Edmonton Journal

Eventually stop growth


Re: “The path of most resistance,” Editorial, June 25 While there may be “no simple solutions to Edmonton’s traffic woes,” surely one worth considerin­g is slowing this city’s growth to an eventual stop.

Of course, with the current convention­al wisdom that growth is not only desirable, but also essential, that isn’t likely to happen.

A city that renews and reinvents itself can be sustainabl­e; one that grows continuall­y and outstrips its resources cannot.

Long commutes (due to urban sprawl) and traffic congestion (due to population growth) benefit no man or the environmen­t. The City struggles to maintain infrastruc­ture; infill woes divide neighbourh­oods. Wetlands and other natural areas disappear under greenfield developmen­t; the wildness of our much-vaunted “pristine” river valley is compromise­d with exploding recreation­al use.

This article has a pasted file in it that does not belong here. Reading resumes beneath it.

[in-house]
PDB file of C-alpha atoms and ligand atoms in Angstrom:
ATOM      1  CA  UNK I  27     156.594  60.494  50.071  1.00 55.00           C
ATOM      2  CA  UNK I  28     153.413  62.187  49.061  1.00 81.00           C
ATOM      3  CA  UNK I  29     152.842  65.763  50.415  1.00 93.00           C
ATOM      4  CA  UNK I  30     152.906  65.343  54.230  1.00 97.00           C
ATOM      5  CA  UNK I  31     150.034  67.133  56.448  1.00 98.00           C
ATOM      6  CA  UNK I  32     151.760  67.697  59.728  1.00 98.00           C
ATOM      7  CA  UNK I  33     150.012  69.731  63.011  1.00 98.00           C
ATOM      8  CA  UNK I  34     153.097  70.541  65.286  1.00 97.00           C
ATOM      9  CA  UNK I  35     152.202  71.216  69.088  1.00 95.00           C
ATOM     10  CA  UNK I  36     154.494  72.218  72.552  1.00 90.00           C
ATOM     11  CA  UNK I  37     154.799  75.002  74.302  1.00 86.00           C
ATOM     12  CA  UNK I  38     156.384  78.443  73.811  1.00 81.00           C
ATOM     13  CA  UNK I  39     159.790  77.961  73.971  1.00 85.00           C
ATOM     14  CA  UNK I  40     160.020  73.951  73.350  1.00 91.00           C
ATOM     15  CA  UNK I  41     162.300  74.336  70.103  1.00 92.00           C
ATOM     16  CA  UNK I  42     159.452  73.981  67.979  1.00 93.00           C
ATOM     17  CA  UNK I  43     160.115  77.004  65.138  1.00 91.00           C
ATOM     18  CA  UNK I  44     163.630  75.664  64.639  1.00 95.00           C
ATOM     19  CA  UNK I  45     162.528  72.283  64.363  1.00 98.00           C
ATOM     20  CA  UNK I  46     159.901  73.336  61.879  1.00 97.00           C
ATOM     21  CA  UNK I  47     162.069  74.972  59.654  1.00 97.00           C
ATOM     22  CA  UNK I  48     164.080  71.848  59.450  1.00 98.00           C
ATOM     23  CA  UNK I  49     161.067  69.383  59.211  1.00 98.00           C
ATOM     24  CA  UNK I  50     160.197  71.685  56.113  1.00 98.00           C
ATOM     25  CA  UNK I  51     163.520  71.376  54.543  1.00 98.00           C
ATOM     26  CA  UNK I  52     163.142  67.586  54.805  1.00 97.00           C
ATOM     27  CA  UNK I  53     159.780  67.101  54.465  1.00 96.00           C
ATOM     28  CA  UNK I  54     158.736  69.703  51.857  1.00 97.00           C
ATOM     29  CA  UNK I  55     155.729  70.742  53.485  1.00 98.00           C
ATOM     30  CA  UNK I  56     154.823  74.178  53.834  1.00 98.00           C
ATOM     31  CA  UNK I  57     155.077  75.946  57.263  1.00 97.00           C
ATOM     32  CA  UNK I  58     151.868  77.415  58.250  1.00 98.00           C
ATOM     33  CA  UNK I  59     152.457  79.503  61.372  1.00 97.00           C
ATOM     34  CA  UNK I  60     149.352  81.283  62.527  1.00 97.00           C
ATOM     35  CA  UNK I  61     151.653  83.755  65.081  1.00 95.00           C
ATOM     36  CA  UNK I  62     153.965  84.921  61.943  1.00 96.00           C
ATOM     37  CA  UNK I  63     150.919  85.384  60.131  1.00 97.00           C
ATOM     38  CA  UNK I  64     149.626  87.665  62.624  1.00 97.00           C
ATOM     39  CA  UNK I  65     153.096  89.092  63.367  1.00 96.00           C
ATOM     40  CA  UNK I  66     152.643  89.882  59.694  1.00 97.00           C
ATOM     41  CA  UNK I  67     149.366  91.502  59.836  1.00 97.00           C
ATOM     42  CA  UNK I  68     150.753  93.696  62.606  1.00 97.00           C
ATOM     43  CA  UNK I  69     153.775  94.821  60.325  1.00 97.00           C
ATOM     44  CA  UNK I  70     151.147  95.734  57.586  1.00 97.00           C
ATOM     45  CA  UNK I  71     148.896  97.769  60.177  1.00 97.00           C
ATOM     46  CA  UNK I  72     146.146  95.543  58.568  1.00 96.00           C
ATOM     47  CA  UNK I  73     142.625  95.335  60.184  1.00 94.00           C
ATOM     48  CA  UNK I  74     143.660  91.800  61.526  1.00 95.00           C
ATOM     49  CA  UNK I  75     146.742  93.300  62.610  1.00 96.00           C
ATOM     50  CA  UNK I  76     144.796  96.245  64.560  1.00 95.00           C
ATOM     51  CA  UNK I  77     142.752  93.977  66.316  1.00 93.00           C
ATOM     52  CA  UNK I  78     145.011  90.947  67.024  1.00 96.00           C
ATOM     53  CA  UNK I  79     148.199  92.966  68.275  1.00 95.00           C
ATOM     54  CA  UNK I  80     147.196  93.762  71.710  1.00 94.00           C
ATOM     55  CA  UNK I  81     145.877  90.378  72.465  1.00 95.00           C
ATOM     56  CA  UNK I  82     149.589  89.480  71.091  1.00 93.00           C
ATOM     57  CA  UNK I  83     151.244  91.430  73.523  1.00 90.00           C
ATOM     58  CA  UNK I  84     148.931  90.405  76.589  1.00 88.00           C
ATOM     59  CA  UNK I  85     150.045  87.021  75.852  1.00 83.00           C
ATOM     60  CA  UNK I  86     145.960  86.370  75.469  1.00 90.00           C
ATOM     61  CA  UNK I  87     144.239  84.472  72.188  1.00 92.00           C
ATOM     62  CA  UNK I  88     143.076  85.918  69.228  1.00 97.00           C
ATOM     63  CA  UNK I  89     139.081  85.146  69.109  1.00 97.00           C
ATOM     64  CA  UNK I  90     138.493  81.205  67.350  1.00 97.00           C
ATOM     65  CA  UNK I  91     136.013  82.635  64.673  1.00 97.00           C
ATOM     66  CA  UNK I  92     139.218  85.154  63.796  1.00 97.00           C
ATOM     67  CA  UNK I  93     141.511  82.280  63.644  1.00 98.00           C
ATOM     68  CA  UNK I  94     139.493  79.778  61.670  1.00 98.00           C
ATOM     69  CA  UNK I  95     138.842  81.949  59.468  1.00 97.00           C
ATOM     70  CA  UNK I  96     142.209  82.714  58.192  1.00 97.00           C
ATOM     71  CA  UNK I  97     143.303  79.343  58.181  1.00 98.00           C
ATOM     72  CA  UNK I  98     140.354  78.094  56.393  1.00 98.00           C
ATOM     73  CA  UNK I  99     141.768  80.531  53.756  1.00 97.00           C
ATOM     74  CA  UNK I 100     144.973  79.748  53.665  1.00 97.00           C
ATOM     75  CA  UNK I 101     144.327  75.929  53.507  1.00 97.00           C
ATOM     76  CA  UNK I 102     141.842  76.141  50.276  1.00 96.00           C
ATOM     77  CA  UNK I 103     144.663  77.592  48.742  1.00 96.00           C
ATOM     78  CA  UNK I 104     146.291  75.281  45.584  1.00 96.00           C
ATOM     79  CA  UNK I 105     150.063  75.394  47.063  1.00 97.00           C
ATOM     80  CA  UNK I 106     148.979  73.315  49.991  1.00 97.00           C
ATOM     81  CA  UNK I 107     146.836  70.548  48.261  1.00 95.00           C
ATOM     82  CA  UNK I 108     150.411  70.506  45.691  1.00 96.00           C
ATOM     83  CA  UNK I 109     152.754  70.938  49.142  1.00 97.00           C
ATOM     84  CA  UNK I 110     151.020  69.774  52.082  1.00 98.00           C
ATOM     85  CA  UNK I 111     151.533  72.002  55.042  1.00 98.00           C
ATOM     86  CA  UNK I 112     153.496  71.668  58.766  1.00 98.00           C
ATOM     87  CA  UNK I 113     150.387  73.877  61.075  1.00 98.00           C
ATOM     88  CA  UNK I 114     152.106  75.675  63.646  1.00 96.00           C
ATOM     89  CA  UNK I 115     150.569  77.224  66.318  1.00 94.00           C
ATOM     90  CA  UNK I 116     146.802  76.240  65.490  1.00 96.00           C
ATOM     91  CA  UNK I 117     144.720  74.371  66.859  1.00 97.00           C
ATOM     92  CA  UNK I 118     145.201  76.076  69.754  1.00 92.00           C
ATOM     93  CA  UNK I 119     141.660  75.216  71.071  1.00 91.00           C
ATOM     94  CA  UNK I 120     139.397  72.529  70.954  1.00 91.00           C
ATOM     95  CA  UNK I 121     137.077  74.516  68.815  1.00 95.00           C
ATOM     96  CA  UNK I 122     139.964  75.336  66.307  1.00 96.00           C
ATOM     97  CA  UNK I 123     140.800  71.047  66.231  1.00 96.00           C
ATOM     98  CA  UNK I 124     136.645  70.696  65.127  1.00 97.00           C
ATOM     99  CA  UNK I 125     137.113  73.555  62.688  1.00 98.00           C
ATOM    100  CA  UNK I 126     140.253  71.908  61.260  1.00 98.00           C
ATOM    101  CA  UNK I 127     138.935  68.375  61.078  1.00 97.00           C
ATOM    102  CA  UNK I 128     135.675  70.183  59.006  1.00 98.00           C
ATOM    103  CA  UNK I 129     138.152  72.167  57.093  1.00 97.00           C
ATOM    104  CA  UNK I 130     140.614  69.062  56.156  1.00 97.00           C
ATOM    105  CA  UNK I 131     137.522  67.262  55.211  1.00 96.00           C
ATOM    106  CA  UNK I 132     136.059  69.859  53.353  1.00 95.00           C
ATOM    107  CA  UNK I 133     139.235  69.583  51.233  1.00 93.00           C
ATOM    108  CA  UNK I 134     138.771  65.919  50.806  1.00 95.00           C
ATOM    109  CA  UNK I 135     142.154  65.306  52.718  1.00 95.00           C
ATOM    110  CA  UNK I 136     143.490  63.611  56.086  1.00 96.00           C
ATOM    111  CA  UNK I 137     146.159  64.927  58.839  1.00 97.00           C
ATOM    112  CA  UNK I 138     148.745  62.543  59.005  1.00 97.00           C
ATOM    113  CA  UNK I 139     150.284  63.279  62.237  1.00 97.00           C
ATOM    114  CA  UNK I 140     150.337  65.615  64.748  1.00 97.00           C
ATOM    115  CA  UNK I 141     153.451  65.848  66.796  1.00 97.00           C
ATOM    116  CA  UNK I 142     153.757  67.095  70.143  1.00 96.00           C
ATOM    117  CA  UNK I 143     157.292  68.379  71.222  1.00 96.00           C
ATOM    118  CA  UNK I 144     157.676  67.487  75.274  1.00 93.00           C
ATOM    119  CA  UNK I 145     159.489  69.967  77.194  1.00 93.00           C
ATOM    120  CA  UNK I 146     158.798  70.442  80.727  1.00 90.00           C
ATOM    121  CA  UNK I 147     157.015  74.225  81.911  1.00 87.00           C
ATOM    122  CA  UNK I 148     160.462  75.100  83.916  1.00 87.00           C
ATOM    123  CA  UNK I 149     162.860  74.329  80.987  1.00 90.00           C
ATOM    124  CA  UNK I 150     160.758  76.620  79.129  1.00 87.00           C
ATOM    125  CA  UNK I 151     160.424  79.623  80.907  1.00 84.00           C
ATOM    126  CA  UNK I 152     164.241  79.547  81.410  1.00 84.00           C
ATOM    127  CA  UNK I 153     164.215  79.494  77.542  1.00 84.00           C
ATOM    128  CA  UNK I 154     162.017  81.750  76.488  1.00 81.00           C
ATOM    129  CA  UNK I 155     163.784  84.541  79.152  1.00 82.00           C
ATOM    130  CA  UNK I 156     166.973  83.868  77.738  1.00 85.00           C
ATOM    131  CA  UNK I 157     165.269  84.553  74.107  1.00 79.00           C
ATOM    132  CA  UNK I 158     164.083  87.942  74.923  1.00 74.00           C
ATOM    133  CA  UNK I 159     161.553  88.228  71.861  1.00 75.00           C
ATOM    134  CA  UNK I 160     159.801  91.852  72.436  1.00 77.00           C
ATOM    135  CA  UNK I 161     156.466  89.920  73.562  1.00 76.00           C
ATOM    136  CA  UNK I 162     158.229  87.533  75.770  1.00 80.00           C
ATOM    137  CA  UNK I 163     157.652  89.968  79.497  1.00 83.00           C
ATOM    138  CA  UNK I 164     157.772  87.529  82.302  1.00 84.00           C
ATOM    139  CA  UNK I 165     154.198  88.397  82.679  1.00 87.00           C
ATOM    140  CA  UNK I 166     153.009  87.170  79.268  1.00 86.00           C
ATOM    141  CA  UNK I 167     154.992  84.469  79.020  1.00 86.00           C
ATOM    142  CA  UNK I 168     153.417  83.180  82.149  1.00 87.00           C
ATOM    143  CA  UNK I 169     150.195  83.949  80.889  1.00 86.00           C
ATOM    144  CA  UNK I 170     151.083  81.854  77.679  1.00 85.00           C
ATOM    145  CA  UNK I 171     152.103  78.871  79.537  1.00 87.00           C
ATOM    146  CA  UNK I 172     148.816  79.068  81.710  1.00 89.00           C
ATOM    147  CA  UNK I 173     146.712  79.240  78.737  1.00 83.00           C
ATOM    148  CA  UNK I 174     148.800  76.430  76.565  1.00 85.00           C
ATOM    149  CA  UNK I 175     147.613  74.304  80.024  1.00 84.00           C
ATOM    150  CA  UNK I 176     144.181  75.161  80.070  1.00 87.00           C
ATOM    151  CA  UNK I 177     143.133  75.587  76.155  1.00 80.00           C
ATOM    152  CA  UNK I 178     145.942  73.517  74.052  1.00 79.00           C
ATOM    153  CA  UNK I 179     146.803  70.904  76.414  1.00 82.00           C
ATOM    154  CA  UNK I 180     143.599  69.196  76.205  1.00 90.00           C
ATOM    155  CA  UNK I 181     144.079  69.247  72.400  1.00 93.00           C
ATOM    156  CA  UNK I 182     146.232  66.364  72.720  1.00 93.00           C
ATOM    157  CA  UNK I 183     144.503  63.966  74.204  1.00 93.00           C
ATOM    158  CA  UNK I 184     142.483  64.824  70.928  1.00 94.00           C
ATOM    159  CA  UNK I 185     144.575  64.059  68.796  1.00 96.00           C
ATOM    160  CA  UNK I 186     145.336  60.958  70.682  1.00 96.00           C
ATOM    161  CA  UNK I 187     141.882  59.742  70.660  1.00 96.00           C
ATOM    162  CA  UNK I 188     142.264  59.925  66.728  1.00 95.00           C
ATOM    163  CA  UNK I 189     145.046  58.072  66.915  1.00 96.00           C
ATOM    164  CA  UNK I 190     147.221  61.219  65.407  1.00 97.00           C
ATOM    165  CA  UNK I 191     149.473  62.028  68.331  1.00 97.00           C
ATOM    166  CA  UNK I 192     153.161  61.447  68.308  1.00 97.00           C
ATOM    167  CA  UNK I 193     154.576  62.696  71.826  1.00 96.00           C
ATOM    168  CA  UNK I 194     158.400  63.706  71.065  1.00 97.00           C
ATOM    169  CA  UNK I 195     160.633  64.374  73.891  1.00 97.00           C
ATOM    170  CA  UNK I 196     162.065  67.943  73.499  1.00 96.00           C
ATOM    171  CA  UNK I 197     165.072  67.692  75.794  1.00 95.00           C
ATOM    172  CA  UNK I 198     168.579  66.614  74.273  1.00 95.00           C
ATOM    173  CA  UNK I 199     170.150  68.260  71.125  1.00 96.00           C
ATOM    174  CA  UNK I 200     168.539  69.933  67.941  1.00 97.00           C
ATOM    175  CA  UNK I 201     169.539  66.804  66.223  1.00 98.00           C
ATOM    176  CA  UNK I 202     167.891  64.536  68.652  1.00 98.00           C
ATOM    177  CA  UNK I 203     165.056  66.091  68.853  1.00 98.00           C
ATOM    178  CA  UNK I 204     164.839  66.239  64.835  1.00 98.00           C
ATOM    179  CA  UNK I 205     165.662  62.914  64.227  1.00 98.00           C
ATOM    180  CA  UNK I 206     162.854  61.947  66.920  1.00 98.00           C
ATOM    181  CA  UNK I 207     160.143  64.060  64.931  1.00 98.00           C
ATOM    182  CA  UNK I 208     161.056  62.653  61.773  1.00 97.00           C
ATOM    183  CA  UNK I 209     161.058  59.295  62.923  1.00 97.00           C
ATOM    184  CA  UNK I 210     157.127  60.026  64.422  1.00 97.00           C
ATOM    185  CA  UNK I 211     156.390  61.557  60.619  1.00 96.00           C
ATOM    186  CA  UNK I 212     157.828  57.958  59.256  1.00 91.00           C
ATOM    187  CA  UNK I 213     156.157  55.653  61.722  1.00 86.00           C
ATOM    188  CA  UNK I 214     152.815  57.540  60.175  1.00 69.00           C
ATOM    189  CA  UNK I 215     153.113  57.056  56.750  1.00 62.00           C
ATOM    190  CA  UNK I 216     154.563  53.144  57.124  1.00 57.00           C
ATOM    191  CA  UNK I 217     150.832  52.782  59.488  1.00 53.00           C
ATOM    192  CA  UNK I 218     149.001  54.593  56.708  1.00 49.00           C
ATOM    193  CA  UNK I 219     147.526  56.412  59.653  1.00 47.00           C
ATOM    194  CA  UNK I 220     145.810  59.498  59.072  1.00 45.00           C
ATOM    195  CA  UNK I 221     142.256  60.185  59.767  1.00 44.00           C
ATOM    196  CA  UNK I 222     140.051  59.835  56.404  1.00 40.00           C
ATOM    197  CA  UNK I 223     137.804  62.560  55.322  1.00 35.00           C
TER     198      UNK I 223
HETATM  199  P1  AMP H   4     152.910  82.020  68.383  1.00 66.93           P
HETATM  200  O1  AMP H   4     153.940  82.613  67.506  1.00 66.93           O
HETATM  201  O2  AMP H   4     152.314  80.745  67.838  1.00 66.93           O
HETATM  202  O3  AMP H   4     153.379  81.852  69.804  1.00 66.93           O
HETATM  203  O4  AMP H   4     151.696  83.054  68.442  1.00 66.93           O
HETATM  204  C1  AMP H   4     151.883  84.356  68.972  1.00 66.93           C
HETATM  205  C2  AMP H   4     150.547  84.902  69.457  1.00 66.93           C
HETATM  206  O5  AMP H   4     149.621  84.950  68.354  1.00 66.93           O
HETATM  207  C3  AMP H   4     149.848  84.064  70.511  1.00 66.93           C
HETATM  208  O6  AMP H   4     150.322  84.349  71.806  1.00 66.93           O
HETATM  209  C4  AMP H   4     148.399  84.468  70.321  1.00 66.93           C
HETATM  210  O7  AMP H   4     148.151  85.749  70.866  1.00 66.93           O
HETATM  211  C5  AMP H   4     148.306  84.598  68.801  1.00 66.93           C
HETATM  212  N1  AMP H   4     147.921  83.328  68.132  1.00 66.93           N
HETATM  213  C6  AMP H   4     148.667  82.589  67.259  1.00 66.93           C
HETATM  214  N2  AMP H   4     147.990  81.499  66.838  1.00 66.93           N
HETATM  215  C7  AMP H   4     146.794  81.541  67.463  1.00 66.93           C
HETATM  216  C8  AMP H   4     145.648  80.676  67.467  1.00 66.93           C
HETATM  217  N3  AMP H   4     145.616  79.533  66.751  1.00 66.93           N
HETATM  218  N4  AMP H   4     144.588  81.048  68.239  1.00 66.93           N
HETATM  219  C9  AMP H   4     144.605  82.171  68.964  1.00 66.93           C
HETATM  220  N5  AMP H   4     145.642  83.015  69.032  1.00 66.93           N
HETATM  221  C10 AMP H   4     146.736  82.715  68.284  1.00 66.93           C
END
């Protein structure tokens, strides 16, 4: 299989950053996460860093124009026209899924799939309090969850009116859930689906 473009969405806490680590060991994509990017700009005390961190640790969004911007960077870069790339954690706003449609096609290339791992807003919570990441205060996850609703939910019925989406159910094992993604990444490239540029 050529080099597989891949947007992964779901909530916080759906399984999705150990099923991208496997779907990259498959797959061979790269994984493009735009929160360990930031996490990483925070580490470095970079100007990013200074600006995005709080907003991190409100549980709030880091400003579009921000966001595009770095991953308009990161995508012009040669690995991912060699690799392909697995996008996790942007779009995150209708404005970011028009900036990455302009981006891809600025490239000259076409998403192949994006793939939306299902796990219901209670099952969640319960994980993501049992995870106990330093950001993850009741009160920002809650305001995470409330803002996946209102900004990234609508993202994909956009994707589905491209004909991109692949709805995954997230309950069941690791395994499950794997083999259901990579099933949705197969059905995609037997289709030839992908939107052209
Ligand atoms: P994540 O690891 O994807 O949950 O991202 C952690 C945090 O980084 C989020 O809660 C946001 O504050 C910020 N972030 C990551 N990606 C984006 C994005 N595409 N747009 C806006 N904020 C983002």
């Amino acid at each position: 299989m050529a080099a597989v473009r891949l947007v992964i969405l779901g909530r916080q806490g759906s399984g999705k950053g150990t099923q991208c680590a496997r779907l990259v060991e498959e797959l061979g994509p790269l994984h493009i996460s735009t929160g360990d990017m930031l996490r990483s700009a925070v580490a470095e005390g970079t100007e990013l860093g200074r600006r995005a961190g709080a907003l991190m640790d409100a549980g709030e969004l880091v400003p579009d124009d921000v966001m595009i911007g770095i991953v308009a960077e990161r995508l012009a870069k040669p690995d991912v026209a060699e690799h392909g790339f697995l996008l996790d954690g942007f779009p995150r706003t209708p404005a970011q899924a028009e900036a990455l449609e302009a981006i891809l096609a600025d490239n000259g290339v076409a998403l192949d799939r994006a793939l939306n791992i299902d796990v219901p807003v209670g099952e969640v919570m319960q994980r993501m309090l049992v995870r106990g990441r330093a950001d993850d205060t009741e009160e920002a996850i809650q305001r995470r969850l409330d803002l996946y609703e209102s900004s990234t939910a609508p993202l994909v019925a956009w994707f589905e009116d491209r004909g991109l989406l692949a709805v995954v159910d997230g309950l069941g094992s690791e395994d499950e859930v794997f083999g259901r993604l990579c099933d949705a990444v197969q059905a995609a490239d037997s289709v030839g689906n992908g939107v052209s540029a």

Many Edmontonia­ns would tolerate the inconvenie­nces of rapid growth if there was an end to it in sight. This city needs boundaries, physical and population-wise, and developers should be required to respect them.

Perhaps our new government will actively promote rural developmen­t while providing disincenti­ves to urban sprawl.

P.J. Cotterill, Edmonton

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